What’s more likely with narcolepsy is one of the disease’s defining features– we can’t sleep at night, and when we do, we don’t get as much deep sleep as we need and we spend more time in REM having incredibly vivid, often disturbing or even terrifying dreams. So, we wake up exhausted and then have a tendency to fall asleep in a situation where we’d rather be awake.
You’d think I would have wanted to make cardio a habit in my life sooner. It’s not like I hadn’t tried. In retrospect, I believe I was missing one key piece of the cardio habit puzzle – I never considered how my choice of cardio relates to my core life values. Again, thank you to Dr. Carter for helping me realize this point.
At the top of my life values list are freedom and joy. When going down a cardio path in the past, I’ve enjoyed ice skating, hula hooping, Bikram Yoga, Daily Method, Pure Barre, and dance fitness classes. Throughout my life, I have committed to several months of these activities, sometimes even years. But these options do not promote freedom. They all require you to spend time driving to somewhere, then you have to spend time in the actual class, and then drive home again. Also, a lot of these activities require equipment and/or special clothing.
As someone who now values my time more than anything else and who also has a goal of getting all my belongings down to a single backpack, I just can’t make those types of commitments anymore.
I also have no desire to make a commitment to anything that does not bring me joy. There have been times in my life when I committed to going to a gym for 30 minutes a day to use boring (in my opinion) cardio machines such as treadmills or elliptical trainers. I hated exercising on those machines, and it’s hard to sustain a relationship rooted in hate.
Also, cardio machines cannot fit in a backpack and unless you have them in your home, you have to go somewhere else to use them. So again, that takes up more time that I don’t want to give up.
When I thought about my past failed attempts and what I wanted to achieve, it became obvious I needed to do something that I could literally do anywhere and that also would require no special equipment, including sneakers. I don’t own a pair anymore (I wore through my last pair in May, 2017) and I sure as heck am not going to buy a pair just so I can exercise. That would then make exercise dependent on an external circumstance and that’s exactly what I’m trying to avoid.
I also realized I needed a form of exercise that I could do in my jammies.
Okay, yes, this one is weird. But, when you have narcolepsy sometimes even the act of changing your clothes in the morning can seem like a lot of work. I also knew from past experiences that if I didn’t exercise first thing in the morning, I wouldn’t do it all. Add to that a drafty house in Connecticut, and you’ll understand why this became an acceptable form of exercise attire:
Taken all these insights together, here were my cardio requirements:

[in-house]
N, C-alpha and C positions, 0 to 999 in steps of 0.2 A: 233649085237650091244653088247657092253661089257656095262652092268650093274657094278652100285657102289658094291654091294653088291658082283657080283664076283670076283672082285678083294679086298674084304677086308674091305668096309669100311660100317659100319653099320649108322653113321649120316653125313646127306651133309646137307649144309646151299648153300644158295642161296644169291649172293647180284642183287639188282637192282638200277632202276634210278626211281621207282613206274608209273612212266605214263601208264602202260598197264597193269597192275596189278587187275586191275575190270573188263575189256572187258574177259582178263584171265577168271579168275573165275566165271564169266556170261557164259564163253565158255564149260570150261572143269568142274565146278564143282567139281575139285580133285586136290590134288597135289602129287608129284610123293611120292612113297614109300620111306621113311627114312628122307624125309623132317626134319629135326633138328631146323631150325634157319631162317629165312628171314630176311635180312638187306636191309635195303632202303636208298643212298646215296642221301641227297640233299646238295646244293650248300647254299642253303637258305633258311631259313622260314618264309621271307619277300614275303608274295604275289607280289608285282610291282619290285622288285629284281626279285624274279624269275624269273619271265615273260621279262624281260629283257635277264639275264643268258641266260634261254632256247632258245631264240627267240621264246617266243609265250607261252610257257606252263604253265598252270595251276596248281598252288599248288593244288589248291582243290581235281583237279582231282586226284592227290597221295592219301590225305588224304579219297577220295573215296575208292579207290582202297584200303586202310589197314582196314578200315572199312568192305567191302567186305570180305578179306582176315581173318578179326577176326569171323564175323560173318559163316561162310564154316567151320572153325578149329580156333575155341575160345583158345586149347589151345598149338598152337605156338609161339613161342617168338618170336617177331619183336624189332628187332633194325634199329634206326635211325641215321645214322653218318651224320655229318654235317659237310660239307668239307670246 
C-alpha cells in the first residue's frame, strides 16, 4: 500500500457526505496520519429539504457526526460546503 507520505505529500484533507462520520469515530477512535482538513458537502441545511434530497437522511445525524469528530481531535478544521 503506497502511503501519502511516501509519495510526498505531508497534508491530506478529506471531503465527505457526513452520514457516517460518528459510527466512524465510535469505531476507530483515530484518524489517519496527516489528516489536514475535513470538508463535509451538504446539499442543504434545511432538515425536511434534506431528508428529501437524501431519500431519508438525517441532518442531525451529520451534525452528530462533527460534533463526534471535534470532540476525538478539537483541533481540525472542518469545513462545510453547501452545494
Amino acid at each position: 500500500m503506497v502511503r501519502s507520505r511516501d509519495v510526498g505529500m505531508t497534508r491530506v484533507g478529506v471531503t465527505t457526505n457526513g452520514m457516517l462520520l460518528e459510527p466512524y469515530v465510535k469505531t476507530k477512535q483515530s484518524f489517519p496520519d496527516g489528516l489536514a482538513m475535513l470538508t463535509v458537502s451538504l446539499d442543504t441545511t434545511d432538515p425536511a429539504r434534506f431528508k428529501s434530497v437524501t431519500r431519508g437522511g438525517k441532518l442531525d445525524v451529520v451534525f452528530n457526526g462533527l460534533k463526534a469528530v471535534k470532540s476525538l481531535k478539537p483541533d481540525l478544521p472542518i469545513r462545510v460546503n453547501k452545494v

Can be done anywhere
Requires no special equipment or clothing
Brings me joy
Works if you’re wearing jammies
Ready to know what it is?
Drumroll, please … DANCING!
Not only does dancing meet all my requirements, but you can get pretty wild with jumping around, or if you’re having a less motivated day, you can bop around, or if you’re having a narcolepsy day, you can simply sway to the music.
You can also alternate the amount of effort you put into your dance moves, thus creating a nice interval flow to the workout. And if you don’t believe me, check out the Norfolk Library’s Corner Club kids breaking it down for Black History Month last month when the library brought in a hip hop dancer.
Twenty-seven weeks ago I wasn’t doing any cardio. And now I am. Even better, that’s 20 minutes nearly every day that brings me joy – both in the process and in the sense of accomplishment. That time would have gone by no matter. I am so grateful to have found a way that works for me, and I am even more grateful to Dr. Christine Carter for sharing her wisdom.
Yes, I am a children’s book author admitting to never having read one of the greatest pieces of children’s literature of all time. Okay, yes, I’ve only been a children’s book author since June 2015, when I wrote my first picture book manuscript. Yet somehow that doesn’t make me feel less chagrined about the situation.
Since I’m coming clean, the truth is there are many kidlit classic books I have never reads. Some books and authors I have never even heard of when I’m perusing kidlit writing websites.
For example, I did not know who Ursula Le Guin was when she died on January 22, 2018. Her name popped up everywhere on the writing and entertainment websites I read. I ended up checking out this article in particular, Mapping the Pop Culture Influence of Ursula K Le Guin’s Earthsea Books, and I was shocked to learn that her stories had been a precursor to Harry Potter.
As a huge Harry Potter fan, how is it I had never heard of Le Guin before? Who else haven’t I heard of that I should?
At least I’m quite familiar with EB White and Charlotte’s Web. Growing up as a child in the 80s, I’d watched the cartoon version of the story dozens of times, but somehow I never managed to read the story.
When I think about it, I have no good reason why, other than I was reading other books: SweetValley Twins, Babysitters Club, Fabulous Five, and the Taffy Sinclair books just to name a few. All of these titles are series, so perhaps because I had multiple new books to read every month, I never needed to venture out to the classics.
I can still vividly recall the moment in class when my entire life changed because of a book. Mrs. Spore, my teacher, lead us in a discussion of the allegorical representation of Aslan the Lion in The Lion, The Witch, and the Wardrobe. Being a nearly-straight-A student, I raised my hand and proudly announced Aslan represented the struggle of good versus evil.